A young Aboriginal teenage girl, a drug dealer by trade, plots revenge against the Indian agent who is dominating her life.
So begins this harrowing, explosive debut from Jeff Barnaby. The backstory may be unfamiliar to international audiences – the post-genocide period of my country’s treatment of its Native population was governed by the Indian Act, words from which serve as the introductory passage to this film. It was mandated that any child of age was to be placed into a “residential school”, and that “any means necessary” could be used to force the youth away from their communities. Ostensibly to foster the education of these children, the schools became rife with abuse and corruption, where the language and culture of the individuals was subsumed under the aegis of “civilizing” these children.
This practice continued well into the 20th century, serving as a backdrop for this film set in the late 1960s and early 70s. After this stunning opening sequence, we’re introduced to Aila, now fifteen and already savvy enough to be running her own drug enterprise. She uses the profits from her dealings to pay off the local representatives of the school, basically paying her way to freedom from formal education, but also freedom to live life within her community.
Underscoring the film is a kind of fable, adopting Mi’kmaq legends and even animated sequences to tie the elements together. Masks play a prominent role in the past, and the film teases with other “Indian” iconography, with pointed questions about why there’s a headdress on a particular image, or how frightening it is when two artists join forces to illustrate native ways.
There’s an anger to the film, to be sure, and some may well defensively pick apart the representation of the dominant culture. While the “white man” portrayal may be needlessly one-dimensional (for overt story reasons more than ideological, I’d hazard), the same can’t be said for the Native portrayals. We see the gamut of behaviours and impulses here, subtleties of characterization that’s extraordinarily rare on screen. It’s a tribute to Barnaby’s storytelling skills that he’s able to tell a heroic tale while still offering shades of subtlety in his characterization.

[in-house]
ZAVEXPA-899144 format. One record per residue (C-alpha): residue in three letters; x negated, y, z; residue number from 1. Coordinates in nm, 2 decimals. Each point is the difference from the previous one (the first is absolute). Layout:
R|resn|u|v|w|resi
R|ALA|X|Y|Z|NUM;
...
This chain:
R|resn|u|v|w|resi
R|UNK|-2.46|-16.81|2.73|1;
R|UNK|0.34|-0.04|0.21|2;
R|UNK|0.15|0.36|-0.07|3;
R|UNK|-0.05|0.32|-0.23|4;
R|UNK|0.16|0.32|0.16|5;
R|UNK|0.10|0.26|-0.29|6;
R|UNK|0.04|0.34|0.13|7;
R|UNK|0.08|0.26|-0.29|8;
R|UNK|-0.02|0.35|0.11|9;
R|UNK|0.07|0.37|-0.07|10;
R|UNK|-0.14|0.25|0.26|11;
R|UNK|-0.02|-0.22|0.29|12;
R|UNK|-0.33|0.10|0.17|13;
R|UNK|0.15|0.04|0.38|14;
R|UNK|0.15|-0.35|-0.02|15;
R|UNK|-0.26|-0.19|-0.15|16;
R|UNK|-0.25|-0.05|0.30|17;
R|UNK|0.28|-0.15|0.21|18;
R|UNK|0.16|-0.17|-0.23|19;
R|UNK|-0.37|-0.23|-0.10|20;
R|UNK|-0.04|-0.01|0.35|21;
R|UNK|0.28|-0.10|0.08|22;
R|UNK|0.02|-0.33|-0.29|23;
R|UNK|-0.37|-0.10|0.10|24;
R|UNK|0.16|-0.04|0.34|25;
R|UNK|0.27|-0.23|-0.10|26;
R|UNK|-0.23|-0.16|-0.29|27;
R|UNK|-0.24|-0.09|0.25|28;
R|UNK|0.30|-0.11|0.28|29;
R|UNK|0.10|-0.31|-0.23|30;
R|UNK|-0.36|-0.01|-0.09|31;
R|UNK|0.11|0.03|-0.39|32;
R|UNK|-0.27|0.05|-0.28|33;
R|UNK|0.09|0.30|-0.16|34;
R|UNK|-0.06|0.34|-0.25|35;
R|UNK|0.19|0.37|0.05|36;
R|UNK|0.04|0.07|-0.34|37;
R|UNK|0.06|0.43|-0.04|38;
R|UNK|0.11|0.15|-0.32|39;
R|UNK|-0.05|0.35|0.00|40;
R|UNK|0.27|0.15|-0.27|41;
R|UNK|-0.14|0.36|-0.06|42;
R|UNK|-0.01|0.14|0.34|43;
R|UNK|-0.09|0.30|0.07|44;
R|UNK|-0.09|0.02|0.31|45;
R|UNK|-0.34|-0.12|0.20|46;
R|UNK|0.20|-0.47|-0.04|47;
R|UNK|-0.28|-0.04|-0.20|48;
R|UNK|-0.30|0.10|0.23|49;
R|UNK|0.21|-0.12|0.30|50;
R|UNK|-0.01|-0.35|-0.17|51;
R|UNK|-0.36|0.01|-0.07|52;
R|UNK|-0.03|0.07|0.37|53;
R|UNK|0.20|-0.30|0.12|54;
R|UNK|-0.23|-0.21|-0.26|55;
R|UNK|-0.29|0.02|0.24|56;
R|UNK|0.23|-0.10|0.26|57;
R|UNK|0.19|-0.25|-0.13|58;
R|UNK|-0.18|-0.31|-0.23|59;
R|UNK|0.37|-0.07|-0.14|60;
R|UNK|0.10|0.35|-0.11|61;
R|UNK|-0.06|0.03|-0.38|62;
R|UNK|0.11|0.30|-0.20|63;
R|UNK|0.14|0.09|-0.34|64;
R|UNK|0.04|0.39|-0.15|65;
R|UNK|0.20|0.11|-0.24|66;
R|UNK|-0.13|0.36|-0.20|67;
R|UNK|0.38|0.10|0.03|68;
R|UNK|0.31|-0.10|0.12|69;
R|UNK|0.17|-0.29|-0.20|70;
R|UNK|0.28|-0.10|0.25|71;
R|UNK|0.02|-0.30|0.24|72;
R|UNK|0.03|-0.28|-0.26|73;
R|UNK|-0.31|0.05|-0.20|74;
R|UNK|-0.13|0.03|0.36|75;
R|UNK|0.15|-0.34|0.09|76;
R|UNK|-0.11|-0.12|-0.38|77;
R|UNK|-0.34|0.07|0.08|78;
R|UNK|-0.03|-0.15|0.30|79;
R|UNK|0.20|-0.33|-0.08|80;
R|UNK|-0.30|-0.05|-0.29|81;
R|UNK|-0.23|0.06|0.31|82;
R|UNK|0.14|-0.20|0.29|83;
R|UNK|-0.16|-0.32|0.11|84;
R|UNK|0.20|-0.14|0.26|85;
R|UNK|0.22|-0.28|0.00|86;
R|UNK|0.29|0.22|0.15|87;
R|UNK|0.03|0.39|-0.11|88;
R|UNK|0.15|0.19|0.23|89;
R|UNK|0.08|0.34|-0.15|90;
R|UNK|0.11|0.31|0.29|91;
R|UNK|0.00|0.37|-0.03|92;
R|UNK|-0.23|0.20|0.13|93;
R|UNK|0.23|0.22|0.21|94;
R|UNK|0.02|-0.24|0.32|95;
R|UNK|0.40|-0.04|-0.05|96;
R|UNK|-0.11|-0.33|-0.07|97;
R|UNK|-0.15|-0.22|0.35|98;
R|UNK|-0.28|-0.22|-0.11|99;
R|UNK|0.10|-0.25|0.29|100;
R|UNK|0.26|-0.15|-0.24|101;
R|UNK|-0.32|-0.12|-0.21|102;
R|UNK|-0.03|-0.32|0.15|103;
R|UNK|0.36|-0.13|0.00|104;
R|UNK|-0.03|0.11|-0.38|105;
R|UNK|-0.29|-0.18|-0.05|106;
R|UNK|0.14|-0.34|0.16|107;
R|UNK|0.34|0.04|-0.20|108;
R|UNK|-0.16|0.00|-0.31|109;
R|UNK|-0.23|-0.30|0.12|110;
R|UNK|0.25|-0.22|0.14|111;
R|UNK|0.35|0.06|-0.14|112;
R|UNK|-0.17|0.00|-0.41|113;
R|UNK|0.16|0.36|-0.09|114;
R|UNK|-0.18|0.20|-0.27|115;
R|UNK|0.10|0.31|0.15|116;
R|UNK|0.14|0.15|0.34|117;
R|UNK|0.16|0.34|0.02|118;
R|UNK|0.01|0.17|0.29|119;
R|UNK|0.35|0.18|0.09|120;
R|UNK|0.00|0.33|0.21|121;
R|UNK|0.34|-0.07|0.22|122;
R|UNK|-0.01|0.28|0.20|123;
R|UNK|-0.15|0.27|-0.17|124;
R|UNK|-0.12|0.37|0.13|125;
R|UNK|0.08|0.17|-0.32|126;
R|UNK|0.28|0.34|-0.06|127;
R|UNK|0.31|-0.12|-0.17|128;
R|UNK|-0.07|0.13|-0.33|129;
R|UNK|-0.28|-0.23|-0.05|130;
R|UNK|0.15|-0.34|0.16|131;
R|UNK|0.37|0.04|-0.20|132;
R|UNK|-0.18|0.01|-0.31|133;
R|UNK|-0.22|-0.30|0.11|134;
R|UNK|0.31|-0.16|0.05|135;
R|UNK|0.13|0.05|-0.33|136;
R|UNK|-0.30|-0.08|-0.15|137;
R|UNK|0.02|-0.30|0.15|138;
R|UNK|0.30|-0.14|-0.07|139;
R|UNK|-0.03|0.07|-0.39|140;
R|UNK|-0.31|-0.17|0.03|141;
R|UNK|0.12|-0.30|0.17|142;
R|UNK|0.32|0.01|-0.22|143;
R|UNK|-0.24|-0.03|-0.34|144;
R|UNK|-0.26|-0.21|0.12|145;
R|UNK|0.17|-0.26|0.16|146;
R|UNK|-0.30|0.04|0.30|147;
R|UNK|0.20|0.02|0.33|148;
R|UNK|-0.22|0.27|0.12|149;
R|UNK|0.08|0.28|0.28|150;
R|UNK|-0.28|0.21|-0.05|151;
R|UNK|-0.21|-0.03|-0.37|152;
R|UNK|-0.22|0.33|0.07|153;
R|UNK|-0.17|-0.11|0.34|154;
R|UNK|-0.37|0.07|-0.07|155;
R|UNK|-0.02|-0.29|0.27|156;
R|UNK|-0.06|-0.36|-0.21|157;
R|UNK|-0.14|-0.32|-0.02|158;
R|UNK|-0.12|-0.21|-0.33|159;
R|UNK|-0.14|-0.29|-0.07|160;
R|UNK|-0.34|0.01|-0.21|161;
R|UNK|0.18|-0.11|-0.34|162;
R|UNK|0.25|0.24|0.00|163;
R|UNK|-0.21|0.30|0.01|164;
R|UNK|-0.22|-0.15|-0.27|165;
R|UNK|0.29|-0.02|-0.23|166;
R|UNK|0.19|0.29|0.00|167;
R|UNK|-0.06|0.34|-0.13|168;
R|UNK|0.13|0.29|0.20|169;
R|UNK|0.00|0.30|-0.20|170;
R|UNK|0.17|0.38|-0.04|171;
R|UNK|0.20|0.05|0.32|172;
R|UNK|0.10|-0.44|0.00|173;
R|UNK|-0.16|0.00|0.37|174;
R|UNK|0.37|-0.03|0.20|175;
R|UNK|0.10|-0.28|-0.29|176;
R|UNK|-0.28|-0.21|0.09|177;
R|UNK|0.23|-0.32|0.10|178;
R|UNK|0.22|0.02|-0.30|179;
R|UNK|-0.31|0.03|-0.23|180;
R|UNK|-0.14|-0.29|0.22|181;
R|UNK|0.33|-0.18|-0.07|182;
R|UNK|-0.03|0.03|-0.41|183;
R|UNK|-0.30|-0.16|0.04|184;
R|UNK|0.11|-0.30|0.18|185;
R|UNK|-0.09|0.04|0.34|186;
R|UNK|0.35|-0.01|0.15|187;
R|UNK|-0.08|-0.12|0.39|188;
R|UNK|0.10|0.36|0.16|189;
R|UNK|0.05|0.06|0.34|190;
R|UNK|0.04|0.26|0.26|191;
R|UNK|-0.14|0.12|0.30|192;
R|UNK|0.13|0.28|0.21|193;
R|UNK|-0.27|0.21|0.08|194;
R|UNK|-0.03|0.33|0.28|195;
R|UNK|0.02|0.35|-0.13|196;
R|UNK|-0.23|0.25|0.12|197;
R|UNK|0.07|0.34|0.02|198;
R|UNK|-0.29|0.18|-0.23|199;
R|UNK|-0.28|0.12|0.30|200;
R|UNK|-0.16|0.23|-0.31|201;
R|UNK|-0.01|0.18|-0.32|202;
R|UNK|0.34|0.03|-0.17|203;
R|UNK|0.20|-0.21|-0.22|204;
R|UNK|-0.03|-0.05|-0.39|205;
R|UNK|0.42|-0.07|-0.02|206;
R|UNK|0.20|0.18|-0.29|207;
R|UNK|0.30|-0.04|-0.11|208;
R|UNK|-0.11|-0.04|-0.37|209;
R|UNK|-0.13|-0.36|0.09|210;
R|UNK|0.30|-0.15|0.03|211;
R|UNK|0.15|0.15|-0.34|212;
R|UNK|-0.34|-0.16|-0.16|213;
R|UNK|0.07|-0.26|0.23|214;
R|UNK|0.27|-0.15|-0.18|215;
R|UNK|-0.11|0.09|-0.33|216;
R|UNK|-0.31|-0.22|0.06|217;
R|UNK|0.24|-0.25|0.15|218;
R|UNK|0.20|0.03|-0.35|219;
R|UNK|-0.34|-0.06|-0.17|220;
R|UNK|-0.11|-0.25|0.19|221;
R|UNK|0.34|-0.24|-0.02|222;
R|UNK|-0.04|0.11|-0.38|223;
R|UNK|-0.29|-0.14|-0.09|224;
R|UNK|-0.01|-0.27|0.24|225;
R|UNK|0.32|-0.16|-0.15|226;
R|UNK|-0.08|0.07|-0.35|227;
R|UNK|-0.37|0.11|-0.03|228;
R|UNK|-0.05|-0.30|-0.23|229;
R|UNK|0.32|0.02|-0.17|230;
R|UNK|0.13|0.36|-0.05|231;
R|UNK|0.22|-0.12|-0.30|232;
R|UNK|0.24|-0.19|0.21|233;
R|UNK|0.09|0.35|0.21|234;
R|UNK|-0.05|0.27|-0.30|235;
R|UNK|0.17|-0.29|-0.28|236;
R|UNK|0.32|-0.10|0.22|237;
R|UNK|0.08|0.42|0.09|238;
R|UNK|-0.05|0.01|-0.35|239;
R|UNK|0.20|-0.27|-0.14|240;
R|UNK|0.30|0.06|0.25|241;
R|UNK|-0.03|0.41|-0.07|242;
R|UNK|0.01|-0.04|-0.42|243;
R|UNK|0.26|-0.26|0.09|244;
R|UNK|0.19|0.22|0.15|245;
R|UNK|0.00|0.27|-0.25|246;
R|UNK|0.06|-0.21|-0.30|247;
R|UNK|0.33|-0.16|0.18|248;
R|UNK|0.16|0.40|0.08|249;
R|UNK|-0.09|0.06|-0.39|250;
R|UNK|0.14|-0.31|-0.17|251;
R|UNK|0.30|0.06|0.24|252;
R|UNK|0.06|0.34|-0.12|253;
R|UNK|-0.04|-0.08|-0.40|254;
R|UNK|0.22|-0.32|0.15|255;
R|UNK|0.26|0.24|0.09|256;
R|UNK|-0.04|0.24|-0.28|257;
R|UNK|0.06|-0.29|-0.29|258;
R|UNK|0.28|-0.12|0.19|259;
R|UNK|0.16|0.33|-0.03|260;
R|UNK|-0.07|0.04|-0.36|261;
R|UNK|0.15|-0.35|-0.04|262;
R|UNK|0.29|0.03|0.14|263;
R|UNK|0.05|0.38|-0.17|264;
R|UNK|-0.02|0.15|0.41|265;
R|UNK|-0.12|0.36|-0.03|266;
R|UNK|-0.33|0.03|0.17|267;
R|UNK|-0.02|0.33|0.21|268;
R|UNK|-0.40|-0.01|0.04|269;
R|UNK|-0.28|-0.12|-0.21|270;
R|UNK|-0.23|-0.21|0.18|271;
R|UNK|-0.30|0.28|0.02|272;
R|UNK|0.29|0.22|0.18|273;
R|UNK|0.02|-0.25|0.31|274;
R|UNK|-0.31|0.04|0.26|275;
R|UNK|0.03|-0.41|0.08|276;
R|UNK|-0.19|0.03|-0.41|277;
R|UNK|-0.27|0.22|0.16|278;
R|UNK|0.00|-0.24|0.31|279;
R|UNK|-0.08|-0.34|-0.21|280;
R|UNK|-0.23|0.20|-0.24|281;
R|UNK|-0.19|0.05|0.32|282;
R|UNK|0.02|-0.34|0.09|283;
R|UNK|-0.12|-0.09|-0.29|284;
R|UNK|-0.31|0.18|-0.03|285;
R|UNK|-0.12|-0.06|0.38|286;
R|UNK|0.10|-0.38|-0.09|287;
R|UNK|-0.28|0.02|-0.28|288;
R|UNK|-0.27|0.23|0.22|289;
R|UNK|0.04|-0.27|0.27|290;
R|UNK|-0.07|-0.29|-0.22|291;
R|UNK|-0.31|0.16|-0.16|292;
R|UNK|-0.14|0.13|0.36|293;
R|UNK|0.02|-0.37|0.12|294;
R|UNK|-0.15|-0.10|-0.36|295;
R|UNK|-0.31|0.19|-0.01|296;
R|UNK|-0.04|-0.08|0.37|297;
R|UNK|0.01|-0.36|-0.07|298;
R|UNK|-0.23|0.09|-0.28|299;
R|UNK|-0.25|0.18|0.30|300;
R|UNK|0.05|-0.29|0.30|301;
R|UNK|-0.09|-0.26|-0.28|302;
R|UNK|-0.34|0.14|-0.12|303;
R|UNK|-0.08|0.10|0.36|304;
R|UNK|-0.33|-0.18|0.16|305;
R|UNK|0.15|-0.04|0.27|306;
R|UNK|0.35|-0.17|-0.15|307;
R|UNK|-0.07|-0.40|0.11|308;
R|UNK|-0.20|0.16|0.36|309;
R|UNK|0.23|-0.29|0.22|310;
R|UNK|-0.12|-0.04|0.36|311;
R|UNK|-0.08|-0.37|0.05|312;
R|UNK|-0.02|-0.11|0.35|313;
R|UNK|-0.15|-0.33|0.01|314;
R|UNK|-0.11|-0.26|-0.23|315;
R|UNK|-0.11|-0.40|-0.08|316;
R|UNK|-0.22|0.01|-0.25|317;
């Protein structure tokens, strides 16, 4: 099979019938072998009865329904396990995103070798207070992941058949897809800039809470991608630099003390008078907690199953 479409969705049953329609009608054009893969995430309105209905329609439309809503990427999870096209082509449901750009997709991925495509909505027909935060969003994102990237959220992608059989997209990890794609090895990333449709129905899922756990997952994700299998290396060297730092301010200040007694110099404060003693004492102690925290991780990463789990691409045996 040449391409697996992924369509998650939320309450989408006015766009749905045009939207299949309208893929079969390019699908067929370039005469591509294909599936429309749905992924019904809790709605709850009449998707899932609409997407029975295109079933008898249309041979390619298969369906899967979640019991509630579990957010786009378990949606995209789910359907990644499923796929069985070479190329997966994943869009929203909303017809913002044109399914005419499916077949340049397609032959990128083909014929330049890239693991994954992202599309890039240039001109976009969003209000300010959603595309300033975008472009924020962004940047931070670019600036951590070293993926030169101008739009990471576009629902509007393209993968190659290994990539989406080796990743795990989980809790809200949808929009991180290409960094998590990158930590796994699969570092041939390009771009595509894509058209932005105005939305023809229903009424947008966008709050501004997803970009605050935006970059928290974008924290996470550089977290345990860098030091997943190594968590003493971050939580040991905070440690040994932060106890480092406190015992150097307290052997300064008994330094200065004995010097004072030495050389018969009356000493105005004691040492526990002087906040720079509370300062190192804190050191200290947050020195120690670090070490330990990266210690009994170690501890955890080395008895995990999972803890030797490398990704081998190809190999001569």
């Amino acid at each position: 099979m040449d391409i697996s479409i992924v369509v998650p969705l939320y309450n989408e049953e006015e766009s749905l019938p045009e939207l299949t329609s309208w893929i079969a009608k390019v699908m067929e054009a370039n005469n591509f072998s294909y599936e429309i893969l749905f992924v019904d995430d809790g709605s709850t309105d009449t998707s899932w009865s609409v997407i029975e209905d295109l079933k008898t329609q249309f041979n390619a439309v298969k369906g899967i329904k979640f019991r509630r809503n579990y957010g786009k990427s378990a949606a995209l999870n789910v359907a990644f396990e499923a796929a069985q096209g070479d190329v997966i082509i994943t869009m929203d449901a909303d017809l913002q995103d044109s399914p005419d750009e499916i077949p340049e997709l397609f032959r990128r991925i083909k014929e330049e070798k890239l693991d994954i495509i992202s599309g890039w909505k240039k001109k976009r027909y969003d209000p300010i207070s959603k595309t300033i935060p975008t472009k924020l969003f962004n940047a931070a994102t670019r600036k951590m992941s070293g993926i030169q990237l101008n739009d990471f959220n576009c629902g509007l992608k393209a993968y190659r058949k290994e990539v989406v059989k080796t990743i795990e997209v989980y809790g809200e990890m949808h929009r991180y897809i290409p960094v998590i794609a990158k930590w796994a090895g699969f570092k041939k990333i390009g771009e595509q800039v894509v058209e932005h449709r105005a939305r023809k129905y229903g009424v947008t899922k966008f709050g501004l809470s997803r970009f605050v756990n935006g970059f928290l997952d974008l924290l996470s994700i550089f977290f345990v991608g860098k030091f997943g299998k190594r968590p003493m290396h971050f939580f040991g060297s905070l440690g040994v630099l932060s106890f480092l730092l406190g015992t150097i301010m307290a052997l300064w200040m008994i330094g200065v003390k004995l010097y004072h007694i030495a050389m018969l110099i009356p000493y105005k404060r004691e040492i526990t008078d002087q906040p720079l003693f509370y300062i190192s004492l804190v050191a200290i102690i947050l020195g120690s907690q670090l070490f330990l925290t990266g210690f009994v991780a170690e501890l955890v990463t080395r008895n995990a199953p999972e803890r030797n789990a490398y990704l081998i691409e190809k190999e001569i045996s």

From the ensemble cast we’re treated to many powerful and fresh performances. Kawennahere Devery Jacobs plays the older Aila, and her intense stare and subtle beauty allows her to carry much of the film on her shoulders. Glen Gould plays her father with the right mix of intensity and compassion, while Brandon Oakes as “Uncle Burner” provides the most interesting, and most morally ambivalent, of characters. The child performers are for the most part excellent, and the rest of the cast feel as perfectly integrated into the story as does the remarkable sets, locations and production design elements.
The film is told with a mix of lyricism and kicks to the gut, and is all the better for these shifts in tonality. It’s remarkable how the narrative feels both highly specific to this community, yet near mythic in a more universal, classic sense. What is clear here is that Barnaby, as both screenwriter and director, is a tremendous talent, able to juggle these differing elements effectively while creating a world class piece.
Too often in this country we dismiss our own art, looking particularly to the South for much of our cultural representation. While French language cinema has done well to break out of its cocoon and craft Internationally prominent cinema, too often on the English side we’re left with mediocrity. At the same time, often “issue” films like this one get bogged down in polemics, with debut film in particular victims of trying to do everything at once and losing the focus on the core aspects of the works as a film, rather than a screed. Rhymes is thus all the more cause for celebration, for it’s an impressively accomplished debut, a startling, unsettling narrative, and a series of strong performances that should solidify this as a future touchstone in both Native and English Canadian cinema.
One of the better films I saw at this year’s festival, Rhymes For Young Ghouls is an absolute must see. It’s a showcase of emerging talents as well as a hard-hitting, insightful cultural expression from this land, a film certainly deserving of a wider International audience.
-JASON GORBER, TWITCH FILM